Painless Grammar Workshop

Unit 2: Dangerously Dangling Participles

At the end of unit 1, I got up on the soapbox and expounded on why Grammar Is Important. Now, I'd like to take a moment to get back up on the soap box, and say, "But Wait! There's More!"

Grammar certainly helps you to communicate clearly. Writing that is ungrammatical is hard to read and hard to understand. However, good grammar is not enough. A sentence can be constructed properly, punctuated flawlessly, and spelled perfectly, and still be BLOODY AWFUL! The goal of the first three sessions of the Painless Grammar Workshops is to help you with the mechanics. Then, we'll discuss writing style.

Ok, end of soapbox speech number two.

Today's subject is Dangerously Dangling Participles. Again, we'll start with some definitions.

A participle is a verb that is used as an adjective. (Yes, just when you thought you had the parts of speech figured out, you find out that they masquerade as each other.) Some examples of participles:

  • Follow the bouncing ball.
  • His wrinkled skin showed his age.
  • The pounding surf soothed her.

How, you ask, can you tell whether a verb is being a verb or being a participle? Since participles are modifiers, they are expendable. Removing the word may change the flavor of the sentence, but it should not break the structure of the sentence. In the examples above, you can remove bouncing, wrinkled, and pounding and still have sentences. Remove follow, showed, and soothed, and you do not.

A participial phrase is a phrase (a group of words that does not form a complete sentence) based on a participle. For example:

  • The girl walking toward you is my sister.
  • The food, burnt to a crisp, was inedible.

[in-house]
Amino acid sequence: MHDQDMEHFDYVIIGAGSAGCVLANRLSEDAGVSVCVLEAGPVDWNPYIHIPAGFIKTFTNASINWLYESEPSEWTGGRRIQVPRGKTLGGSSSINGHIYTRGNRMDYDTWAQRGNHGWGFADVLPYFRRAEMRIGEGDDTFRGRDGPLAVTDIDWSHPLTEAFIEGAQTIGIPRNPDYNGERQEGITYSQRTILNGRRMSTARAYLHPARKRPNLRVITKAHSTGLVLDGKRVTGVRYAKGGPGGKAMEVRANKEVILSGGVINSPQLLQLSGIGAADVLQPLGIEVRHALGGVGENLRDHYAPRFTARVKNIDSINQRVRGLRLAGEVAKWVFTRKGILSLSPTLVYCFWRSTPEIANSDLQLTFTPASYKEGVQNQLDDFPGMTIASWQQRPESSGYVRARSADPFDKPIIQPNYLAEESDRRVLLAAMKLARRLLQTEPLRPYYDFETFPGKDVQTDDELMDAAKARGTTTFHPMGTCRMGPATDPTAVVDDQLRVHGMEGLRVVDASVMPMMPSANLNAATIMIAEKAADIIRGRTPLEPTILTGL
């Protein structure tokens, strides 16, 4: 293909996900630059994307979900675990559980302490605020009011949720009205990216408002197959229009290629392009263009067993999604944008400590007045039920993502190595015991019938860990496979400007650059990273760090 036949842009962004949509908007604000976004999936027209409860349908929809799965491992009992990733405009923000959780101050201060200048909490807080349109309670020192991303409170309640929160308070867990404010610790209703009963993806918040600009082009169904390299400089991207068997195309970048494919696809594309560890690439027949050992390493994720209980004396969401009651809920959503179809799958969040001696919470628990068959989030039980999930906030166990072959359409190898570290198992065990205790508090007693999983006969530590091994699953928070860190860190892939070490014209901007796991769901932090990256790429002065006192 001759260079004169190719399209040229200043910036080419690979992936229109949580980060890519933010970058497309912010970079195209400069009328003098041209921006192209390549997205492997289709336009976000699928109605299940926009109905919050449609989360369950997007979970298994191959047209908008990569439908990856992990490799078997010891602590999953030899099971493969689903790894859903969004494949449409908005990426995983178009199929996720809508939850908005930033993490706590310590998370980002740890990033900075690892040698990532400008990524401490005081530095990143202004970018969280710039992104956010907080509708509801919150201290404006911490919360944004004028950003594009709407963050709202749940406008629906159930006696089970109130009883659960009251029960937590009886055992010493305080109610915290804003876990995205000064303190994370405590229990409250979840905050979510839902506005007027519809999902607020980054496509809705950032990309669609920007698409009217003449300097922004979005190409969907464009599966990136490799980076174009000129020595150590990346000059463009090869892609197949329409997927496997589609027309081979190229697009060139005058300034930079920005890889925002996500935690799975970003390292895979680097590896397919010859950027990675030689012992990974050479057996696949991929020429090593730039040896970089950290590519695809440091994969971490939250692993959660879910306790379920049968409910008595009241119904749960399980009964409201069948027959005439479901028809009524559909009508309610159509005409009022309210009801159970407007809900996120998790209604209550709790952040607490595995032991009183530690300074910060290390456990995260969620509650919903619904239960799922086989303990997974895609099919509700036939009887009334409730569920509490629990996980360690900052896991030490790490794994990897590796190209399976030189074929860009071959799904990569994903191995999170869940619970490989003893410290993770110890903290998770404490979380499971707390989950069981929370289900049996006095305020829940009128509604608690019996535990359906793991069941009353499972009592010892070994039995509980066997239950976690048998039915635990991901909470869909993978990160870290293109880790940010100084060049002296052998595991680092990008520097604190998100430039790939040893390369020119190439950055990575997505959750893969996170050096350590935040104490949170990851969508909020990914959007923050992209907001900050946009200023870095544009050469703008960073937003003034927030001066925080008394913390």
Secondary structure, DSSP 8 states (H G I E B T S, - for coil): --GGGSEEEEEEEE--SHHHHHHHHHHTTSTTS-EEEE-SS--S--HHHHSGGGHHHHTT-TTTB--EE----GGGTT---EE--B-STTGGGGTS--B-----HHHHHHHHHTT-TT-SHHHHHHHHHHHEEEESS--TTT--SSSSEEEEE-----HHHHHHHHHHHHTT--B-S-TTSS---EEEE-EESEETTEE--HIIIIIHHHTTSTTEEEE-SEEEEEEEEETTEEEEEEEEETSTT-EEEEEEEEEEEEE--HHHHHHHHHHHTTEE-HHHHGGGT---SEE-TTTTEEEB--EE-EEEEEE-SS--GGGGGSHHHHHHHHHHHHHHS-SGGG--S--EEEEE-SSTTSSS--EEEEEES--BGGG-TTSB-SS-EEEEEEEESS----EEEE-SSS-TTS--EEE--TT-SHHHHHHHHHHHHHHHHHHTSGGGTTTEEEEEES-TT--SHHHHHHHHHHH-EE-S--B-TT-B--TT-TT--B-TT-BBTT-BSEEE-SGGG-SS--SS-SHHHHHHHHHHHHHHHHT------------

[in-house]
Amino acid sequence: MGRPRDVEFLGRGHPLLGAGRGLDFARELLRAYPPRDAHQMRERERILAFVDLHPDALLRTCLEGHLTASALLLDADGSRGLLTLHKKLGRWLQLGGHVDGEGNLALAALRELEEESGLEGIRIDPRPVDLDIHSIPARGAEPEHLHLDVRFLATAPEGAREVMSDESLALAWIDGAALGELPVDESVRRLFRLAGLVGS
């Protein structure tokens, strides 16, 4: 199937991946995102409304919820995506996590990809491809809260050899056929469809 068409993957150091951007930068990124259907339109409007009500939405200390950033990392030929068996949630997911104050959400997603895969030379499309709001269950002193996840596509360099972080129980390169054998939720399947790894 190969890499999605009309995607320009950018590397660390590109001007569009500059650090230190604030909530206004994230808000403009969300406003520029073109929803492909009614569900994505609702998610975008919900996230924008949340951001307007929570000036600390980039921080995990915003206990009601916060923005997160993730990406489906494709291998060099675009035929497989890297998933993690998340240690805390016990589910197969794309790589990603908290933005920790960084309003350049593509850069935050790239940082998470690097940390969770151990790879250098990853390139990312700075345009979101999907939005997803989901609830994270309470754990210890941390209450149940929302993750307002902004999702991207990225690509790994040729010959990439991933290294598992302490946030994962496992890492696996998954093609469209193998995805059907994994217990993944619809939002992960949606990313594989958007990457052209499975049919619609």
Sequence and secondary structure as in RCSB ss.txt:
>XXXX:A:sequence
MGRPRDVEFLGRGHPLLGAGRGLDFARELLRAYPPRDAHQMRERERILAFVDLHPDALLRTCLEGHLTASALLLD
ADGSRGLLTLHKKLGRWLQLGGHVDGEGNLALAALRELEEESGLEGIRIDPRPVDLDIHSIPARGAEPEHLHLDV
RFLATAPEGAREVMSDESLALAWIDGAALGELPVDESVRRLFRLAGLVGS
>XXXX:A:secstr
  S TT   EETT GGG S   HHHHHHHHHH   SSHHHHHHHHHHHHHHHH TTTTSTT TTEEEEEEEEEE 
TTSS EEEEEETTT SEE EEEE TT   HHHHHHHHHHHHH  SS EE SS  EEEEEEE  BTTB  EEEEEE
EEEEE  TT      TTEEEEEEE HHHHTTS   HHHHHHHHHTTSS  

• He watched the boys playing baseball.

Ok, so how do you tell if a verb phrase is acting as a participial phrase? When the phrase immediately follows the word it is modifying, you can try the that/who is/are test.

Huh?

If you can insert that is/are or who is/are before the verb phrase and have the sentence still mean the same thing, you've got yourself a participle.

  • The girl who is walking toward you is my sister.
  • The food that was burnt to a crisp was inedible.
  • He watched the boys who were playing baseball.

However (and this is where the dangling frequently occurs), participles and participial phrases don't have to follow the word they modify. They are often placed at the beginning of the sentence.

  • Smiling for the camera, she didn't look like a murderer.
  • Devastated, the man finally accepted her refusal.
  • Excited by the news, I had trouble falling asleep.

They can also be placed at the end of the sentence.

  • He raced onto the stage, grinning.
  • The puppy slept fitfully, chasing dream rabbits.

So, what's this dangling business, you ask? (Ok, so you didn't, but I'll tell you anyway.)

Dangling participles are ones that are placed in the sentence in such a way that they modify the wrong thing. For example:

Gasping for air, the undertow pulled Brian beneath the water's surface.

The problem? Undertows don't gasp.

The sentence can be fixed in a couple of ways.

Gasping for air, Brian was pulled beneath the water's surface by the undertow.

Or:

The undertow pulled Brian, gasping for air, beneath the water's surface.

Often, dangling participles don't seem that bad. After all, we all know what the writer meant. However, be aware that dangling modifiers can be the source of unintended humor. The last thing we need, when we're trying to build suspense, is to have the reader burst out laughing because we wrote something like:

Floating pickled and naked in the vat of brine, Susan stared in horror at the corpse.

Want to learn more? Check out these grammar-related web sites:
http://owl.english.purdue.edu/handouts/grammar/g_verbals.html
http://owl.english.purdue.edu/handouts/grammar/g_dangmod.html


© Copyright 2000 by Karen Babcock


Last modified: Sunday, 02-Feb-2014 05:23:53 EST
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